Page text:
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What direction will food safety go in 2020? Romaine lettuce contaminated by E. coli Getty Images

5@5: The future of food safety | Best wellness trends | Protecting ethical vegans

Each day at 5 p.m. we collect the five top food and supplement headlines of the day, making it easy for you to catch up on today's most important natural products industry news.

What direction will food safety go in 2020?

Food-safety issues are nothing new, unfortunately. How will the industry, regulators and public health officials address the problem this year? In this opinion column, Coral Beach points out that creating a digital, traceable footprint is one long-discussed solution that still isn't in place. Meanwhile, outbreaks of E. coli and salmonella continue and no one is behind held accountable. Read more at Food Safety News

The 10 best wellness trends of the 2010s

Some wellness practices moved into the mainstream during the last 10 years, and Forbes contributor Bruce Y. Lee found 10 he likes, including eco-friendly apparel, plant-based diets, personalized nutrition and more. Let's hope they continue into the new year and beyond. Read more at Forbes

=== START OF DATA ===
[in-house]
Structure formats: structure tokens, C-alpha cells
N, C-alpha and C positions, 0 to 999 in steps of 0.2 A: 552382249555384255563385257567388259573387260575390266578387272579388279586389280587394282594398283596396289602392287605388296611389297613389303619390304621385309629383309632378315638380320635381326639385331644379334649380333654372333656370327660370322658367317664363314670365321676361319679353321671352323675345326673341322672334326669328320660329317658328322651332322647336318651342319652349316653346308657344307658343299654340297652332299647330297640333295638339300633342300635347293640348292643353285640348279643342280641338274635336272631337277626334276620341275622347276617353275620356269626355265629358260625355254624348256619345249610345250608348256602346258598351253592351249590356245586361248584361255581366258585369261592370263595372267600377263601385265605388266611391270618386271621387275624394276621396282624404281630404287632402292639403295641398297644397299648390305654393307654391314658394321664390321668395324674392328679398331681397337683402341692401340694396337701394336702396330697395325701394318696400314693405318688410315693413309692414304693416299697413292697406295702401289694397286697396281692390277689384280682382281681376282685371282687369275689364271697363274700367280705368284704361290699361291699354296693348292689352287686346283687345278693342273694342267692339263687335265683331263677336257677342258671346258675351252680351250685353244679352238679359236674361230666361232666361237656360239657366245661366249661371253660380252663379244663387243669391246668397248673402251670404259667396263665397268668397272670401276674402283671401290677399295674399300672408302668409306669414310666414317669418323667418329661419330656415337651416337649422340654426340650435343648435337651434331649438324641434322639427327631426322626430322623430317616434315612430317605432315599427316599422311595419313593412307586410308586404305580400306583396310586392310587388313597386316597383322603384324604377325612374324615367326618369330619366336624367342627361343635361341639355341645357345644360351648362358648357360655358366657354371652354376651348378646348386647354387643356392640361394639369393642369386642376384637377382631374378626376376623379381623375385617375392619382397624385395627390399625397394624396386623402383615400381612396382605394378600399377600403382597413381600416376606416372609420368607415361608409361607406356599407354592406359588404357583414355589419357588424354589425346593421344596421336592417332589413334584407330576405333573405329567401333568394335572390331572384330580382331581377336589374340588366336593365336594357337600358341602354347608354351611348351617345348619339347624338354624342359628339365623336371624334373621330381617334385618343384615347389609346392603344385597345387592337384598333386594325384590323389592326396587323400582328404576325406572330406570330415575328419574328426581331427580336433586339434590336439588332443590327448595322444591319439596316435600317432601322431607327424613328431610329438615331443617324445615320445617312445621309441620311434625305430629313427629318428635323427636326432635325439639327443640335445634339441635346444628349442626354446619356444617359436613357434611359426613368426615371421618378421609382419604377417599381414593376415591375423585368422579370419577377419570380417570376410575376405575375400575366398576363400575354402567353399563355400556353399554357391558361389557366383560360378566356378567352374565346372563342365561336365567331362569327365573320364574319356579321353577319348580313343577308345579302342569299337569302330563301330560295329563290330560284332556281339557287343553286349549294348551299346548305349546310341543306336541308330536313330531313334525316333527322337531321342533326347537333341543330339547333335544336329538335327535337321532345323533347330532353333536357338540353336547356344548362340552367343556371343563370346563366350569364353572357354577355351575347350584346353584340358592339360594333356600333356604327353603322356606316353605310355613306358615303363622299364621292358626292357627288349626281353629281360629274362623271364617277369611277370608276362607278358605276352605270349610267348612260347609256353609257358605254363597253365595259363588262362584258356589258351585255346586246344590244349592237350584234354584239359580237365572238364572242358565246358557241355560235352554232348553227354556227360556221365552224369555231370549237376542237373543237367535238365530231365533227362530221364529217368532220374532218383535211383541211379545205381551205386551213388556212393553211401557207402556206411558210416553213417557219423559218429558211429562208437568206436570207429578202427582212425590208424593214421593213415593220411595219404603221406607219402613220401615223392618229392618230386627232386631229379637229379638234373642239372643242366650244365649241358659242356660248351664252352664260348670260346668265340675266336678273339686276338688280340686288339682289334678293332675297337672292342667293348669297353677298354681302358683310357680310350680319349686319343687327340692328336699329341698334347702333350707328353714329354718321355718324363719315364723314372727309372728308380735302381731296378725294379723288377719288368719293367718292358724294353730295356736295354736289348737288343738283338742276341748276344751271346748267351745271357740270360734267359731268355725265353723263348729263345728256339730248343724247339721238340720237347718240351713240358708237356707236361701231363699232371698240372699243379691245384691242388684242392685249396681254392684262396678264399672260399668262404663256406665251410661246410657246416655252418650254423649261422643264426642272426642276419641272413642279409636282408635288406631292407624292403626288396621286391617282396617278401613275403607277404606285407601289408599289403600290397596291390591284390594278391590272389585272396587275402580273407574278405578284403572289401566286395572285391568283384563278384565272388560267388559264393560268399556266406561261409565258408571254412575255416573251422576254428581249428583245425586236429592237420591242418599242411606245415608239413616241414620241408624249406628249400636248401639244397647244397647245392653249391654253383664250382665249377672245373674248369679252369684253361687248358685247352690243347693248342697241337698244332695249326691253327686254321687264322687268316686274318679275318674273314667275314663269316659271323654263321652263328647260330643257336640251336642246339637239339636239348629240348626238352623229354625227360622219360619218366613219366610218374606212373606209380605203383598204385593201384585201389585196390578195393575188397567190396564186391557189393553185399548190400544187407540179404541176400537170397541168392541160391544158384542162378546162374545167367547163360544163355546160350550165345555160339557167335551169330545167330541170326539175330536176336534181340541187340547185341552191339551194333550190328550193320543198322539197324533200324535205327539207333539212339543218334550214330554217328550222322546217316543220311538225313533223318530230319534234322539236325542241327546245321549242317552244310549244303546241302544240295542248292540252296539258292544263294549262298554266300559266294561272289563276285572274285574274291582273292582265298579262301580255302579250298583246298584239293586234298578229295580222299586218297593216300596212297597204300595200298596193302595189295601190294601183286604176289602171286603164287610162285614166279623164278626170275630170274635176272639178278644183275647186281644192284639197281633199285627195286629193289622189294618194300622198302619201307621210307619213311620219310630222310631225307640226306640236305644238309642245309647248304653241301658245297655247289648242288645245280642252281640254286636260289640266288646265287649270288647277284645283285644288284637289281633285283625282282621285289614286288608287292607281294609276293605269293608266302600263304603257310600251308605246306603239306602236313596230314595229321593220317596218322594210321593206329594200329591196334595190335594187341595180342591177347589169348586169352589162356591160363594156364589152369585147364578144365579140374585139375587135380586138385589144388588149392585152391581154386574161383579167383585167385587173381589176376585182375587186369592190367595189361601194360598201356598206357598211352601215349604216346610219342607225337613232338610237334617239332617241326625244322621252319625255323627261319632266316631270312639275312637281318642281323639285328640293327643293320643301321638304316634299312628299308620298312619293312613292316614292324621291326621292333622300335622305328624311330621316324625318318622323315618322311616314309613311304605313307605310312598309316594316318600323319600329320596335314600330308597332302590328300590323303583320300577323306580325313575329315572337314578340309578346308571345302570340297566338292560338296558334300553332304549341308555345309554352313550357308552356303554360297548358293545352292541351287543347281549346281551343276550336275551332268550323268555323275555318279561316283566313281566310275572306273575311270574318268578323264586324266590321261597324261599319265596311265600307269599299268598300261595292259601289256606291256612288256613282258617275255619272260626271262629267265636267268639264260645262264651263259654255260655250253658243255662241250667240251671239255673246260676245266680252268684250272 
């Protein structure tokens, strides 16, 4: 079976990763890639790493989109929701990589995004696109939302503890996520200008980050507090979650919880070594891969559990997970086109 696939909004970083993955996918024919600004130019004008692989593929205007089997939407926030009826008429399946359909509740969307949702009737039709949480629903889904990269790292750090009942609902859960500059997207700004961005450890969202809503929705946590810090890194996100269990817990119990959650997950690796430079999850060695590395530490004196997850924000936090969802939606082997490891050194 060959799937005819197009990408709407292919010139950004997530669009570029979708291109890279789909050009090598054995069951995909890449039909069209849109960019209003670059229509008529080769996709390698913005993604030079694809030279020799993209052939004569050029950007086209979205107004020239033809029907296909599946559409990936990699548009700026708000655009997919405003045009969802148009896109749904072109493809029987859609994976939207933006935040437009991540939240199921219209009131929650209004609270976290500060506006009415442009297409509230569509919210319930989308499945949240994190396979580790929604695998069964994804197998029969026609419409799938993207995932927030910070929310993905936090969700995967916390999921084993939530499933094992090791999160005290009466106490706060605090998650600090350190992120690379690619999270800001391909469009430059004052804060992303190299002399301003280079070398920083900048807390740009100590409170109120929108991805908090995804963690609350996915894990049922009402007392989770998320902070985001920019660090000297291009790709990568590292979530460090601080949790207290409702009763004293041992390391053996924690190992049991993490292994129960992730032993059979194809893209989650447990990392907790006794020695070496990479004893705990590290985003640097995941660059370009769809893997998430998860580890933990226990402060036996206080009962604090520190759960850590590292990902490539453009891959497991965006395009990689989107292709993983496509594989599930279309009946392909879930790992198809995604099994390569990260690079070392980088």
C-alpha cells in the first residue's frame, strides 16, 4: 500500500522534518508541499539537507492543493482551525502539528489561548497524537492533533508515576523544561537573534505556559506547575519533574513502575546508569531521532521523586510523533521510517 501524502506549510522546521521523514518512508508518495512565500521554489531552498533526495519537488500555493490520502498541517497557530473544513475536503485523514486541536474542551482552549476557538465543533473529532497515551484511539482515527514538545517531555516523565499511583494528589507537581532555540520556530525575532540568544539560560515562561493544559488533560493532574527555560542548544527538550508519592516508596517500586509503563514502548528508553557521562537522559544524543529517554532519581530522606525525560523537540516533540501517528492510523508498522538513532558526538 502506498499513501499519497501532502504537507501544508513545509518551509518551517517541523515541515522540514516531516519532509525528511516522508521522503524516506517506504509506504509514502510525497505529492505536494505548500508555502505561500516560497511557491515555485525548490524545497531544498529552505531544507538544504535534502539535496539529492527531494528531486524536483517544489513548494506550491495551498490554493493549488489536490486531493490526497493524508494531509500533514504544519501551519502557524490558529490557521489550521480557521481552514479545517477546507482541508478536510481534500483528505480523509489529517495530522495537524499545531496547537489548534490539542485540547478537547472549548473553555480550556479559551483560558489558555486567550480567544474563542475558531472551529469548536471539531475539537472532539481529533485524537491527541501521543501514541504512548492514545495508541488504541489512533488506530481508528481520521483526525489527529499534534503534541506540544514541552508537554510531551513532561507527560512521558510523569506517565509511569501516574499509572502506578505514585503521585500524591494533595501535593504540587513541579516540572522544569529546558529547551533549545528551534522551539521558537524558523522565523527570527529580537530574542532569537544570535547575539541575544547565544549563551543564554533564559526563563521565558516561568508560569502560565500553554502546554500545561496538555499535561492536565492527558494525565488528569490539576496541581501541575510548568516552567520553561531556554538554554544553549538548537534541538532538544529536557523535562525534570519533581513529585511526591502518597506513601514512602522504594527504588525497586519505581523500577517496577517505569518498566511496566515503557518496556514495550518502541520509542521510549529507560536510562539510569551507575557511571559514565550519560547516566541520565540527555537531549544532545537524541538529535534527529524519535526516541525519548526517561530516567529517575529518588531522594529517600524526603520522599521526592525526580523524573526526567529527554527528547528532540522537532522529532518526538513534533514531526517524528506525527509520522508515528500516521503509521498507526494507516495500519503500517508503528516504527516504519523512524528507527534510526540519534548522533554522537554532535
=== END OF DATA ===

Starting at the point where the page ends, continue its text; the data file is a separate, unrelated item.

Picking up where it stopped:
Farmers got billions from taxpayers in 2019 with little notice

Last year, American farmers received about $19 billion in federal aid, and they'll get more this year. Some of the funds came from long-standing government programs, such as crop insurance for farmers whose fields were flooded. Most of the money, however, was sent without Congressional approval to cushion the pain caused by the long trade wars between the U.S. and China. Read more at NPR

Styrofoam: It's dinner for mealworms

Recent research found that mealworms can eat Styrofoam that has been treated with flame-retardant chemicals and break it all down. The mealworms aren't the best solution for plastic and Styrofoam waste—we still need to phase them out—but it's better than letting the trash get into the ocean. Read more at Modern Farmer

U.K. judge rules anti-discrimination law covers ethical veganism

Ethical vegans—those who don't wear wool or leather, advocate against testing on animals and, of course, eat only plant-based diets—are protected under the United Kingdom's anti-discrimination law, a judge ruled Friday. The judge found that ethical veganism is a philosophical belief after a man was fired from his job for questioning some of his employer's investments. Read more at the Los Angeles Times

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